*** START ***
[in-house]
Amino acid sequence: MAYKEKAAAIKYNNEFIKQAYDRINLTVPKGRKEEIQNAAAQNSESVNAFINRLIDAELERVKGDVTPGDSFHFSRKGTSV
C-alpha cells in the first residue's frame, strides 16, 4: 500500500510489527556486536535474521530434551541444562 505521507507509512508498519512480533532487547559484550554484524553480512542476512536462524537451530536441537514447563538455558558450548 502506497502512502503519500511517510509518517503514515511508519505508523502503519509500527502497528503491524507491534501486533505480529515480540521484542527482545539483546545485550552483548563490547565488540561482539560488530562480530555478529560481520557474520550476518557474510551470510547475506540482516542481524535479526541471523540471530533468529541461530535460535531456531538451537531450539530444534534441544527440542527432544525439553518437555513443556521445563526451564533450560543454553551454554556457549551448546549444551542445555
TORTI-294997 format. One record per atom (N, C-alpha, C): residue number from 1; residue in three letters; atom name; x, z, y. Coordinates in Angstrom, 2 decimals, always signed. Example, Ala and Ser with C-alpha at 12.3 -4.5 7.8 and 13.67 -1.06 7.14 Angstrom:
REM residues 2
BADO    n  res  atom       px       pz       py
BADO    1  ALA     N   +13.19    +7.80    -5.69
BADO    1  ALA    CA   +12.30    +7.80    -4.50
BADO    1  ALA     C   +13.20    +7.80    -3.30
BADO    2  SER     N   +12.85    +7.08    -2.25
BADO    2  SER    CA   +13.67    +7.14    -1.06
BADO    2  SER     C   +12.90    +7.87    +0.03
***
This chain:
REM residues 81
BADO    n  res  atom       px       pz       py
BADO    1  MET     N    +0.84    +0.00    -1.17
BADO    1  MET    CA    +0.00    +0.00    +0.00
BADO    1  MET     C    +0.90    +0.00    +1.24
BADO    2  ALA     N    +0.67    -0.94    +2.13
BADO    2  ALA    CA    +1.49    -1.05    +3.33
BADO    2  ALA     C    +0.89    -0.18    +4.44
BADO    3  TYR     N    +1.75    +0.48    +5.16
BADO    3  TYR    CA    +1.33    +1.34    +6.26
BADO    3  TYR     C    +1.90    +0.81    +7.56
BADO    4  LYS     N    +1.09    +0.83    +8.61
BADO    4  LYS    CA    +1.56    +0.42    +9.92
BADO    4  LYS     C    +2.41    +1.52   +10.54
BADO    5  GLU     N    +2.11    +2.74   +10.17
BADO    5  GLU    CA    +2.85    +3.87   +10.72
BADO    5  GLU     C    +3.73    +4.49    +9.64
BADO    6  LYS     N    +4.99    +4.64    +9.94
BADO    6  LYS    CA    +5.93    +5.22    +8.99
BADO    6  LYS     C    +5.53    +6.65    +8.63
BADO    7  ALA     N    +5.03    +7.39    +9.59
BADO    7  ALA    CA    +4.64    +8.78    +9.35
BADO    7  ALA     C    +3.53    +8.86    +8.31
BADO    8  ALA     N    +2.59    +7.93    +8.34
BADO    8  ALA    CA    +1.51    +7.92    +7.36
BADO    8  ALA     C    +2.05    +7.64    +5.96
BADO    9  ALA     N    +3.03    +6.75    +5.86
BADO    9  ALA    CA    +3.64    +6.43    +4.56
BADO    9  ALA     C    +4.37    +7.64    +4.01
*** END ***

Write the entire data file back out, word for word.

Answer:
[in-house]
Amino acid sequence: MAYKEKAAAIKYNNEFIKQAYDRINLTVPKGRKEEIQNAAAQNSESVNAFINRLIDAELERVKGDVTPGDSFHFSRKGTSV
C-alpha cells in the first residue's frame, strides 16, 4: 500500500510489527556486536535474521530434551541444562 505521507507509512508498519512480533532487547559484550554484524553480512542476512536462524537451530536441537514447563538455558558450548 502506497502512502503519500511517510509518517503514515511508519505508523502503519509500527502497528503491524507491534501486533505480529515480540521484542527482545539483546545485550552483548563490547565488540561482539560488530562480530555478529560481520557474520550476518557474510551470510547475506540482516542481524535479526541471523540471530533468529541461530535460535531456531538451537531450539530444534534441544527440542527432544525439553518437555513443556521445563526451564533450560543454553551454554556457549551448546549444551542445555
TORTI-294997 format. One record per atom (N, C-alpha, C): residue number from 1; residue in three letters; atom name; x, z, y. Coordinates in Angstrom, 2 decimals, always signed. Example, Ala and Ser with C-alpha at 12.3 -4.5 7.8 and 13.67 -1.06 7.14 Angstrom:
REM residues 2
BADO    n  res  atom       px       pz       py
BADO    1  ALA     N   +13.19    +7.80    -5.69
BADO    1  ALA    CA   +12.30    +7.80    -4.50
BADO    1  ALA     C   +13.20    +7.80    -3.30
BADO    2  SER     N   +12.85    +7.08    -2.25
BADO    2  SER    CA   +13.67    +7.14    -1.06
BADO    2  SER     C   +12.90    +7.87    +0.03
***
This chain:
REM residues 81
BADO    n  res  atom       px       pz       py
BADO    1  MET     N    +0.84    +0.00    -1.17
BADO    1  MET    CA    +0.00    +0.00    +0.00
BADO    1  MET     C    +0.90    +0.00    +1.24
BADO    2  ALA     N    +0.67    -0.94    +2.13
BADO    2  ALA    CA    +1.49    -1.05    +3.33
BADO    2  ALA     C    +0.89    -0.18    +4.44
BADO    3  TYR     N    +1.75    +0.48    +5.16
BADO    3  TYR    CA    +1.33    +1.34    +6.26
BADO    3  TYR     C    +1.90    +0.81    +7.56
BADO    4  LYS     N    +1.09    +0.83    +8.61
BADO    4  LYS    CA    +1.56    +0.42    +9.92
BADO    4  LYS     C    +2.41    +1.52   +10.54
BADO    5  GLU     N    +2.11    +2.74   +10.17
BADO    5  GLU    CA    +2.85    +3.87   +10.72
BADO    5  GLU     C    +3.73    +4.49    +9.64
BADO    6  LYS     N    +4.99    +4.64    +9.94
BADO    6  LYS    CA    +5.93    +5.22    +8.99
BADO    6  LYS     C    +5.53    +6.65    +8.63
BADO    7  ALA     N    +5.03    +7.39    +9.59
BADO    7  ALA    CA    +4.64    +8.78    +9.35
BADO    7  ALA     C    +3.53    +8.86    +8.31
BADO    8  ALA     N    +2.59    +7.93    +8.34
BADO    8  ALA    CA    +1.51    +7.92    +7.36
BADO    8  ALA     C    +2.05    +7.64    +5.96
BADO    9  ALA     N    +3.03    +6.75    +5.86
BADO    9  ALA    CA    +3.64    +6.43    +4.56
BADO    9  ALA     C    +4.37    +7.64    +4.01